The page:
Unless such changes are implemented in a new reporting system, increasing competitiveness of the clinical infertility market will lead to increasing reporting abuses, as recently demonstrated when, using reported national data, a center issued a press release under the heading “ Report Finds (name of center) 2012 IVF Success Rates to be 23 Percent Above National Average for Women under 35”.9 Disregarding current advertising guidelines of SART, a precondition for society membership,10 this press release was blatantly misleading. Such misleading promotional activities, abusing national outcome reporting systems, can be expected to become formal marketing strategies, unless curtailed.

Whatever the area of medical practice, the public does not have the expertise to differentiate true from manipulated outcome reporting. Reporting systems officially sanctioned by authoritative professional and/or government bodies, therefore, become accomplices in misleading the public when publishing potentially misleading reports. They, therefore, should report outcomes accurately or, if currently available statistical means do not allow for accurate reporting, should not report at all.

National IVF outcome reporting serves as an example of how carefully such reporting systems have to be developed to avoid manipulations and abuses. No outcome reporting is always preferable to flawed reporting.


References
1. Centers for Disease Control and Prevention. Assisted Reproductive Technology (ART). http://www.cdc.gov/art/Policy.htm; accessed April 21, 2014

2. Centers for Disease Control and Prevention. What is Assisted reproductive technology? http://www.cdc.gov/art/; accessed April 21, 2014

3. Society for Assisted Reproductive Technology. IVF Success Rates. http://www.sart.org/find_frm.html ; accessed April 21, 2014

4. KPMG Whitepaper. Measuring the value of healthcare Delivery: Cutting through complexity. http://www.kpmg.com/Global/en/IssuesAndInsights/ArticlesPublications/clinical-governance/Document; accessed April 21, 2014

5. Adashi EY, Wyden R. Public reporting of clinical outcomes of assisted reproductive technology programs: implications for other medical and surgical procedures. JAMA 2011;14:306:1135-1136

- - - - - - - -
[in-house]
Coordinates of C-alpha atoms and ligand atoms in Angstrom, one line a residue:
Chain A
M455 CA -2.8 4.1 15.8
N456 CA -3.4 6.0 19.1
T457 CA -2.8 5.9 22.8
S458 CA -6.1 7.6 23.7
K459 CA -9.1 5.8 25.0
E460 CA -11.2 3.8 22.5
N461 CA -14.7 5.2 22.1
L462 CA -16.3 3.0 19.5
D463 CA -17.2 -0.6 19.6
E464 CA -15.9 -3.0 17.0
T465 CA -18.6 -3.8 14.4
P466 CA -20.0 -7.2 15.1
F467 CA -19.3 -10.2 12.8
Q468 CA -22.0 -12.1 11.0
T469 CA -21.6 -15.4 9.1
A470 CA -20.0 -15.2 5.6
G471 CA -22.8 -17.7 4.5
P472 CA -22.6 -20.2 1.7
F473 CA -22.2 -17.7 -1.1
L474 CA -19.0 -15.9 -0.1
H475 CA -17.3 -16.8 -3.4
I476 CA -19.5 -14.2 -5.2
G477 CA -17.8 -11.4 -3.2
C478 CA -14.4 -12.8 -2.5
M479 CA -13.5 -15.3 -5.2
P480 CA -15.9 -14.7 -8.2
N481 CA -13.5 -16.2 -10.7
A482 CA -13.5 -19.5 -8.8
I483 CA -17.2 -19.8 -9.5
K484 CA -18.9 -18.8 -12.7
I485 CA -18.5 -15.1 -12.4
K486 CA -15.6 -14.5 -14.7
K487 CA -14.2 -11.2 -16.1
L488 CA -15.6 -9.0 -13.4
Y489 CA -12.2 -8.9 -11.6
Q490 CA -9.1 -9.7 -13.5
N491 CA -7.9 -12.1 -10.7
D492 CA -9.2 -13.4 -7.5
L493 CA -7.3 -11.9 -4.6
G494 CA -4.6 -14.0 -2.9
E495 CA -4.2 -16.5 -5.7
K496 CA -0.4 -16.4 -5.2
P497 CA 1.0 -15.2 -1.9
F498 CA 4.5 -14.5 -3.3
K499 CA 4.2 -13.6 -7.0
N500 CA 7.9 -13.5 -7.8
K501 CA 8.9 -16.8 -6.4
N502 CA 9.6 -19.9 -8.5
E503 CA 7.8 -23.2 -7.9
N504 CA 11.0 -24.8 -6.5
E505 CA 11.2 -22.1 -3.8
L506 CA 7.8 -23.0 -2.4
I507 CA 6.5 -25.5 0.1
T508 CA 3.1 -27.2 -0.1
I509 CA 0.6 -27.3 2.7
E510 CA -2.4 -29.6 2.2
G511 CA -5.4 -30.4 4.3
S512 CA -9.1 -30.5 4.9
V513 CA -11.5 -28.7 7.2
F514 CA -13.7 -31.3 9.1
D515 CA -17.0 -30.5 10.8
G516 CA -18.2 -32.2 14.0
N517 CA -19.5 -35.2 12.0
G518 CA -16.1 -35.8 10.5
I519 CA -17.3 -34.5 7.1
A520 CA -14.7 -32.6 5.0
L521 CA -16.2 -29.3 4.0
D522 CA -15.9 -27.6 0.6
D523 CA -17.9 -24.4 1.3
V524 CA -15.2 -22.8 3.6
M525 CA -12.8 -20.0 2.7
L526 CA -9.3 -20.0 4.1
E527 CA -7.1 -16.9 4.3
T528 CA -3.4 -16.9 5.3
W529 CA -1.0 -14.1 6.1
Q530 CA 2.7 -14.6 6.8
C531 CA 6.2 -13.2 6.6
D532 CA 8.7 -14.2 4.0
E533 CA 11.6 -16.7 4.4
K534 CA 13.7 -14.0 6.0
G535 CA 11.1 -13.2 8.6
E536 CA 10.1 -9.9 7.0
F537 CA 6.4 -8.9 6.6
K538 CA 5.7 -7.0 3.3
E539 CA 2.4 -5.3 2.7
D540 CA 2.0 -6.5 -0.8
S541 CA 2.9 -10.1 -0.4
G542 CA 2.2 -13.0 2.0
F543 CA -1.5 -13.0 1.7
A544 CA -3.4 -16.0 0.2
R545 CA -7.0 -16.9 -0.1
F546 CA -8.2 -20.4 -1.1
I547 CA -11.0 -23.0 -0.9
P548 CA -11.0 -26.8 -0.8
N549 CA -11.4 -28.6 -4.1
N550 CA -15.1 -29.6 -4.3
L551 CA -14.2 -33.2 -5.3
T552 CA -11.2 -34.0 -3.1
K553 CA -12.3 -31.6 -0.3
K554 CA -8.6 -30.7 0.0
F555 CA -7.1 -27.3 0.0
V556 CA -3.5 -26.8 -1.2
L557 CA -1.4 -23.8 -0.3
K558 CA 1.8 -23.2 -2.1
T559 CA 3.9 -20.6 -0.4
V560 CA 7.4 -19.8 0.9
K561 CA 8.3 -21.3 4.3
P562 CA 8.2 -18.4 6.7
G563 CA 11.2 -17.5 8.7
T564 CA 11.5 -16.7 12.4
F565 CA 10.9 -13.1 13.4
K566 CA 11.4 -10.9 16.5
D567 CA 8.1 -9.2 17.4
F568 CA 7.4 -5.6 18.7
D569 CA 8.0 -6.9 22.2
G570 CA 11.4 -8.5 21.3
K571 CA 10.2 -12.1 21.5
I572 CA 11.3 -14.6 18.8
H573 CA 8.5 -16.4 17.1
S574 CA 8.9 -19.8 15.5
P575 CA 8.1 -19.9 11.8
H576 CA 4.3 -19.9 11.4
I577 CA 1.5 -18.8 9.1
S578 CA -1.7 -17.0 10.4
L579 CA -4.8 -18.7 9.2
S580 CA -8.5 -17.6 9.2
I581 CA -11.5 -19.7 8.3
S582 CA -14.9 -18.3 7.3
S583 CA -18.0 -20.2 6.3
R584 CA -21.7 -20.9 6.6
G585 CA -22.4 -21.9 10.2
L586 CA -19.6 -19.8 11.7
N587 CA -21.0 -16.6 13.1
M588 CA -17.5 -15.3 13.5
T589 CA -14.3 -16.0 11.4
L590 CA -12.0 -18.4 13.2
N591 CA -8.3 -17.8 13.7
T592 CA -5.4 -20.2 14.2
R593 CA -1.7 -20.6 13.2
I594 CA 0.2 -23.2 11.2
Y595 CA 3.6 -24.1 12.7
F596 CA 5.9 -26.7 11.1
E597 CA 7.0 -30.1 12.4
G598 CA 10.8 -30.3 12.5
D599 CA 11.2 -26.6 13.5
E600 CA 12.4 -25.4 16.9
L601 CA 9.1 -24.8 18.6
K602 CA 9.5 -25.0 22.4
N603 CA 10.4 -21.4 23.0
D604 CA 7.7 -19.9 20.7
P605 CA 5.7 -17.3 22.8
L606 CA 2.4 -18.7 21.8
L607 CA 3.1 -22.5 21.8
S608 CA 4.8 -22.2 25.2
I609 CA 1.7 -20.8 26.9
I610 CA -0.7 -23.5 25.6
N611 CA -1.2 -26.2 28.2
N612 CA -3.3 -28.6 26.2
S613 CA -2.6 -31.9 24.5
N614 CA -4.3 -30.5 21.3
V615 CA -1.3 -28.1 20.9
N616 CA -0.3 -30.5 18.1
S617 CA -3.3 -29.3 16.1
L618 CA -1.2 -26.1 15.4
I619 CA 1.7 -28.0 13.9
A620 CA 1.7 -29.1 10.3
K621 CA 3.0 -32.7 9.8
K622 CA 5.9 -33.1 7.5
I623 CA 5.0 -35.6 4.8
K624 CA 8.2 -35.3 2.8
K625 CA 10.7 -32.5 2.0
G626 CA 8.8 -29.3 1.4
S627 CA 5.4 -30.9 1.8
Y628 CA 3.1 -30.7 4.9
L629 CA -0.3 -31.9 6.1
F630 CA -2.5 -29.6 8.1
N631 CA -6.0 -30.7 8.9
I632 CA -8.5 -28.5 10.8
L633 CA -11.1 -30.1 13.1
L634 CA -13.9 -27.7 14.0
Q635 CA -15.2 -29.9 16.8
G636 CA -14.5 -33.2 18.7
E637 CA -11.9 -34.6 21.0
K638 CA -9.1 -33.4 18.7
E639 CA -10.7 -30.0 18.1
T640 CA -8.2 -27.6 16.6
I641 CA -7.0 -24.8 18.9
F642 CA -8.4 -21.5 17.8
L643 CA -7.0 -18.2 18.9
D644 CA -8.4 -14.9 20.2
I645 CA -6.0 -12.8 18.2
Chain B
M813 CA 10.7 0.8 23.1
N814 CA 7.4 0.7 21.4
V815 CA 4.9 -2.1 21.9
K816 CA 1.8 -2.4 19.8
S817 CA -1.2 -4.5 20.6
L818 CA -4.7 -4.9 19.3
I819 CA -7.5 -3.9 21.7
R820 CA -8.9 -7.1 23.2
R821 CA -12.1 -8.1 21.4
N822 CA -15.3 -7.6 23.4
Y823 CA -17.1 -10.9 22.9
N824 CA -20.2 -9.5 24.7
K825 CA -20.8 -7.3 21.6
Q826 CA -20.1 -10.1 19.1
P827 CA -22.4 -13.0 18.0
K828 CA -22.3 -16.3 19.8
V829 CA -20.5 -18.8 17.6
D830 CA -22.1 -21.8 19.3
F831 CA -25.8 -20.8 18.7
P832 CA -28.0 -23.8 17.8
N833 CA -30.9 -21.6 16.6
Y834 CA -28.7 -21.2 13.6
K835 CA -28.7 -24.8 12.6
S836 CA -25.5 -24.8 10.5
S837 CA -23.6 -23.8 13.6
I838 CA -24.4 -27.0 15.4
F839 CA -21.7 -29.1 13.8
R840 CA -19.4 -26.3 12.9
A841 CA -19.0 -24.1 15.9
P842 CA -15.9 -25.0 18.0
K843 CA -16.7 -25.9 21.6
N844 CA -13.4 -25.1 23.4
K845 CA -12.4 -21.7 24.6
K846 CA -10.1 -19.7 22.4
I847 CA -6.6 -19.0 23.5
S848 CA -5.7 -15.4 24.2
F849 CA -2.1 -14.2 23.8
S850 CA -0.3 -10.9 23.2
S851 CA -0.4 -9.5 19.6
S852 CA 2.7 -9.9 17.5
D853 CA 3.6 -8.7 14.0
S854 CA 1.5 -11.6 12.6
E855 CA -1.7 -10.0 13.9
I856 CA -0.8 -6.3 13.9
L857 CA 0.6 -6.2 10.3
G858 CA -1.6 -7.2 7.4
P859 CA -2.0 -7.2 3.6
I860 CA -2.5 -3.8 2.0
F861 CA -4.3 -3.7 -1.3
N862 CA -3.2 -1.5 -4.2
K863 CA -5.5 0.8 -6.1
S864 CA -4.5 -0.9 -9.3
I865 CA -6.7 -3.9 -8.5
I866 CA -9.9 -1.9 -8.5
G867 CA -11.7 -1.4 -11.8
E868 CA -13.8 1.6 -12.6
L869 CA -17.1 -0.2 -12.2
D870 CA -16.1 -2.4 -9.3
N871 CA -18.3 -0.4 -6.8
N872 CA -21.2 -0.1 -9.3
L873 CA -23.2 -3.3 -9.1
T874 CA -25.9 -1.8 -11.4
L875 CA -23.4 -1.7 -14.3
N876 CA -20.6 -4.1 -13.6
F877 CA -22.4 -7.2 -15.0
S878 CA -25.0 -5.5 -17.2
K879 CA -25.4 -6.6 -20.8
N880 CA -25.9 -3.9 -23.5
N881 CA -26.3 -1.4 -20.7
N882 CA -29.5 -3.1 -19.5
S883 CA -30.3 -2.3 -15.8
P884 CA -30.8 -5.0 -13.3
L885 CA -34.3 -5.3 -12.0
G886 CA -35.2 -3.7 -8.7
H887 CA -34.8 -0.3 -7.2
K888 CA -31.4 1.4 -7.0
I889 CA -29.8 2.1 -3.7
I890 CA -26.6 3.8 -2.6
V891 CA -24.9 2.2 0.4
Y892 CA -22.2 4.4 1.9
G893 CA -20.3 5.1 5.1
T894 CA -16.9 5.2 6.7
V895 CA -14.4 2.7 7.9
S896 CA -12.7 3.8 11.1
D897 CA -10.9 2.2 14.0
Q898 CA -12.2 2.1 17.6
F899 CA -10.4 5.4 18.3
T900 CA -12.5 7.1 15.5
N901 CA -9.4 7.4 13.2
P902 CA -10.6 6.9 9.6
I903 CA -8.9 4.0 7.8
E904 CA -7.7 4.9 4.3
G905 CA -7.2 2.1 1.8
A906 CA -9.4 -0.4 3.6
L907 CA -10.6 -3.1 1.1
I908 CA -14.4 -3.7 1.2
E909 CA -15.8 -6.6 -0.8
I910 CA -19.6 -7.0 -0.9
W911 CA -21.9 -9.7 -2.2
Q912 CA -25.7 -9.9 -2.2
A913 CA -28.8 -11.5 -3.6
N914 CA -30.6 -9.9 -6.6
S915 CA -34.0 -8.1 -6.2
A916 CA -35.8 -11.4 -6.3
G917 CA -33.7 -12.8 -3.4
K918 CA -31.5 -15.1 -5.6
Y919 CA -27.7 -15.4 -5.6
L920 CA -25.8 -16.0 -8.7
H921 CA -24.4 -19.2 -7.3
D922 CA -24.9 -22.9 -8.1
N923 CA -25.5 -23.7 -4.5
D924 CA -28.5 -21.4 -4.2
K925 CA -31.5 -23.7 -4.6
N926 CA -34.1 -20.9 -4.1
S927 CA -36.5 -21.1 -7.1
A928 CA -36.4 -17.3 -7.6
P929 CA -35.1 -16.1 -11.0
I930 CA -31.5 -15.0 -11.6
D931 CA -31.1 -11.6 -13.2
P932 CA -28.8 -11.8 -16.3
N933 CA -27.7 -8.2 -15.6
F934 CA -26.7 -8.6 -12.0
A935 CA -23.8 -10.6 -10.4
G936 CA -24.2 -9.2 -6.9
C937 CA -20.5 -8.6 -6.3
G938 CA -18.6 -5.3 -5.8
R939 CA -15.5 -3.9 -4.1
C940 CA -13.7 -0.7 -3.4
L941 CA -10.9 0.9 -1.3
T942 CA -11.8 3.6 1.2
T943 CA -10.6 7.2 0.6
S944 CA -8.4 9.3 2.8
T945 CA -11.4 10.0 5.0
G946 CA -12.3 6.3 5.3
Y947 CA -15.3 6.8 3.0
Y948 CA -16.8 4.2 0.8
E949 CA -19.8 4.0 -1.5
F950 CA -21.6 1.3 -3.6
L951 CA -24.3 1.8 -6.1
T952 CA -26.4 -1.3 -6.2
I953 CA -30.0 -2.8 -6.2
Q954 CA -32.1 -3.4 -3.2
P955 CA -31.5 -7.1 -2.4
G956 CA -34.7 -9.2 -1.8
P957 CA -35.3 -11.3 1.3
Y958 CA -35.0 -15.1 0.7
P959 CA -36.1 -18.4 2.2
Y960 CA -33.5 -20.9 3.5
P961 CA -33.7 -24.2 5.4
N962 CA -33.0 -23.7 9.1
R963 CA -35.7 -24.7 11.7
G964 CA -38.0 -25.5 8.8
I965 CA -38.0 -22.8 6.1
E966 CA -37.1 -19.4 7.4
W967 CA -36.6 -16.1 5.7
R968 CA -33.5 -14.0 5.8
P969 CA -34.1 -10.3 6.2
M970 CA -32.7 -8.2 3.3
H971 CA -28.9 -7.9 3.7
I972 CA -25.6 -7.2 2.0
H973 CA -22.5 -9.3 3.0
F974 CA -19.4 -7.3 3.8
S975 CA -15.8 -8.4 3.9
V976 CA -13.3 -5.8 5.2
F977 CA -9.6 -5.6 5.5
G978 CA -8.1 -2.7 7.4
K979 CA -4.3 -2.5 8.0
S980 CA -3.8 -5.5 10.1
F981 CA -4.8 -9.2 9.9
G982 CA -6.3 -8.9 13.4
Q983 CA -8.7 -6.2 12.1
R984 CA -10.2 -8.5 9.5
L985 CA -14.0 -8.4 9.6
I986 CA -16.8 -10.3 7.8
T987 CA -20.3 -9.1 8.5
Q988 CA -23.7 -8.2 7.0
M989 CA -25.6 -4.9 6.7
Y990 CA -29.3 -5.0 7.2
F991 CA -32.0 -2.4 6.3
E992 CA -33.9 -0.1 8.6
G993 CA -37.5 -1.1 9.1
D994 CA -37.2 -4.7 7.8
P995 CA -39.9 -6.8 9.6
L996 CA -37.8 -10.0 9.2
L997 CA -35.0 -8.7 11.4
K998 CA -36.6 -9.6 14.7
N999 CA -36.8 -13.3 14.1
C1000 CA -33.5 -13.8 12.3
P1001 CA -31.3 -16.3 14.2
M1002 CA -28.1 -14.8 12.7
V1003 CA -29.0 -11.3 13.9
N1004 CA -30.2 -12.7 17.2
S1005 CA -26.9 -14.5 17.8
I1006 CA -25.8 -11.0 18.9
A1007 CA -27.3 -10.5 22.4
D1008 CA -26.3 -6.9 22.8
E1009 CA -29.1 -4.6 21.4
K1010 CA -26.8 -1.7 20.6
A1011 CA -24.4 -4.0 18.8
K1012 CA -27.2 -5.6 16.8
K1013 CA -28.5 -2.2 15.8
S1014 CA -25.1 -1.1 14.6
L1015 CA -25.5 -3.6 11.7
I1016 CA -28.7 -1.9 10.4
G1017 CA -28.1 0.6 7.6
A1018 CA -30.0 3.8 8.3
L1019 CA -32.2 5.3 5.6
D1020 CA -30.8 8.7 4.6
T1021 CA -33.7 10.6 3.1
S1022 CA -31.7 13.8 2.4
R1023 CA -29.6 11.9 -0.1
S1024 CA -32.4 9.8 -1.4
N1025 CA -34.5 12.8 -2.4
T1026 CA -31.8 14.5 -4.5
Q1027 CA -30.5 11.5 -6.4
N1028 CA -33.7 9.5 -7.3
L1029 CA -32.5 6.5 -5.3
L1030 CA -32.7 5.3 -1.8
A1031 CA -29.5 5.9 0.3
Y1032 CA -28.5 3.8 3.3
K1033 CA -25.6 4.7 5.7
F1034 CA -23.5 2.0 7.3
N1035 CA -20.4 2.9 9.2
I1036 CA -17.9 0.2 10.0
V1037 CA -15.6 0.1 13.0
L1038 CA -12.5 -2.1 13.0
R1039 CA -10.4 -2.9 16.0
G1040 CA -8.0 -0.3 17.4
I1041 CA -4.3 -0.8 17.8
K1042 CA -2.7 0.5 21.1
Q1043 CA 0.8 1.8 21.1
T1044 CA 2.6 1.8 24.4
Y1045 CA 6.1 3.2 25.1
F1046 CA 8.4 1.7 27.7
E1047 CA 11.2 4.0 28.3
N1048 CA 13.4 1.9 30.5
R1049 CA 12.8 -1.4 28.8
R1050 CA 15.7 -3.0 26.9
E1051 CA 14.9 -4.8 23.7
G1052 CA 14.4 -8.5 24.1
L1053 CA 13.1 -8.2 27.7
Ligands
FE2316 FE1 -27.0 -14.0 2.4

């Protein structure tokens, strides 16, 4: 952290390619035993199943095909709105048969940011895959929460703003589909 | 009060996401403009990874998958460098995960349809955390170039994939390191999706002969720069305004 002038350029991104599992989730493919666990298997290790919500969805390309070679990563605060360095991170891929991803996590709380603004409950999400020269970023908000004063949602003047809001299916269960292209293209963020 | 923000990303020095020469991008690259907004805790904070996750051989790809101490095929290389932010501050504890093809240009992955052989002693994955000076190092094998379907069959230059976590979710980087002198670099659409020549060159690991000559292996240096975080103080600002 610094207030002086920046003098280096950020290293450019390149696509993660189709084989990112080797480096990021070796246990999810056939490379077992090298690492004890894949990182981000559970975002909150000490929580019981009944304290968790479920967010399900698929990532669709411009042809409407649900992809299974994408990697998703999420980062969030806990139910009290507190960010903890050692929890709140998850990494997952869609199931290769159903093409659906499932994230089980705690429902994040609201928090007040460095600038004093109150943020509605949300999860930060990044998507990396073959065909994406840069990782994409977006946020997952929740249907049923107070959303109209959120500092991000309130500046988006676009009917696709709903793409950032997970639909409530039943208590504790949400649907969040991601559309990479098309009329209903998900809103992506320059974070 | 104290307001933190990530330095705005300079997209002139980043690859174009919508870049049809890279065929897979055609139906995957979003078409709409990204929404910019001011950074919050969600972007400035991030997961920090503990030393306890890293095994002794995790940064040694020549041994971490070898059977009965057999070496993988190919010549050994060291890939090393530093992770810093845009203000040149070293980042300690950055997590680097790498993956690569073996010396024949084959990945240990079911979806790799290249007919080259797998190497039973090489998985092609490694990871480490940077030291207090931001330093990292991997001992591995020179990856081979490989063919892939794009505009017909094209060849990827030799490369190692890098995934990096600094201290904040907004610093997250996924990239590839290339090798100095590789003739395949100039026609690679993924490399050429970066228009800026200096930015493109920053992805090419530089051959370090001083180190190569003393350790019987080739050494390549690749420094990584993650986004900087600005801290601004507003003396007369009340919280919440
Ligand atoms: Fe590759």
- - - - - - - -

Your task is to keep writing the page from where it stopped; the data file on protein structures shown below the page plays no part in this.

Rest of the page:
6. Kushnir VA, Vidali A, Barad DH, Gleicher N. The status of public reporting of clinical outcomes in assisted reproductive technology. Fertil Steril 2013; 100:736-741

7. Ball D, Coddington C, Doody K, Schattman GL, Toner J, Van Voorhis BJ, Williams RS. The playing field is changing… Fertil Steril. 2014 ;101:e29 

8. http://www.sacbee.com/2014/02/18/6166829/report-finds-reproductive-medicine.html ; accessed April 21, 2014

9. Reproductive Medicine Associates of New Jersey. Report find RMANJ’s 2012 Success Rates to be 23 percent above national average for women under age 35. Hyyp://www.rmanj.com.category/press-releases/; accessed April 21, 2014

10. SART. SART Policy for Advertising by ART Programs, effect April 1, 2009. http://www.sart.org/uploadedFiles/Affiliates/SART/Members/Executive_Council/sart-advertising-policy-; accessed April 21, 2014

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3 Responses to “Opinion 001: June 2014”

  1. Annonymous MD

    I applaud your initiative. The data reported by Institutions in Boston is a perfect example. The data is skewed and SART does not touch big programs.

  2. I agree with all your comments. I feel if SART/CDC needs to collect the data it should be unpublished therefore direct consumer comparisons would not be possible. This would decrease the false advertising (my program is this % better than that program) and competition amongst programs. Unfortunately, we all know patients look at the SART data and chose programs based on this data but falsely interpret the rates of success. When I talk to peers about not publishing SART data there is a concern that their competition would lie about their success if it was not made public. So many feel that SART would keep the competition more honest than no SART, so we are faced with a difficult dilemma, to decide which is best. Recently, I have been approached by insurance companies promoting “centers of excellence” the insurance companies are now using SART data to say whether you can be in Network for doing IVF. So not only are patients using it for direct comparisons, now insurance companies are also. This would make the “adjusting” data more important to some clinics that may lose a large insurance contract over SART data.

  3. Anonymous Physician

    CDC and SART have underestimated the patients’ ability to understand that in 2014 there are, perhaps, 11 different types of IVF. A report with columns of the different procedures and crossed by age would be the better way to display this data and it could be easily modified year to year as procedures evolve.

    1. IVF Cleaved Transfer
    2. IVF Blastocyst Transfer
    3. IVF Freeze All – for uterine or ovarian indications
    4. IVF Batching or Banking – with or without PGS
    5. IVF Fertility Preservation
    6. IVF Elective Single Embryo Transfer – unscreened
    7. IVF Elective Single Embryo Transfer – screened
    8. IVF Gestational Carrier
    9. Frozen Embryo Transfer
    10. IVF Donor Oocyte (+separate donor embryo)
    11.Oocyte Cryopreservation (+subsequent embryo transfer)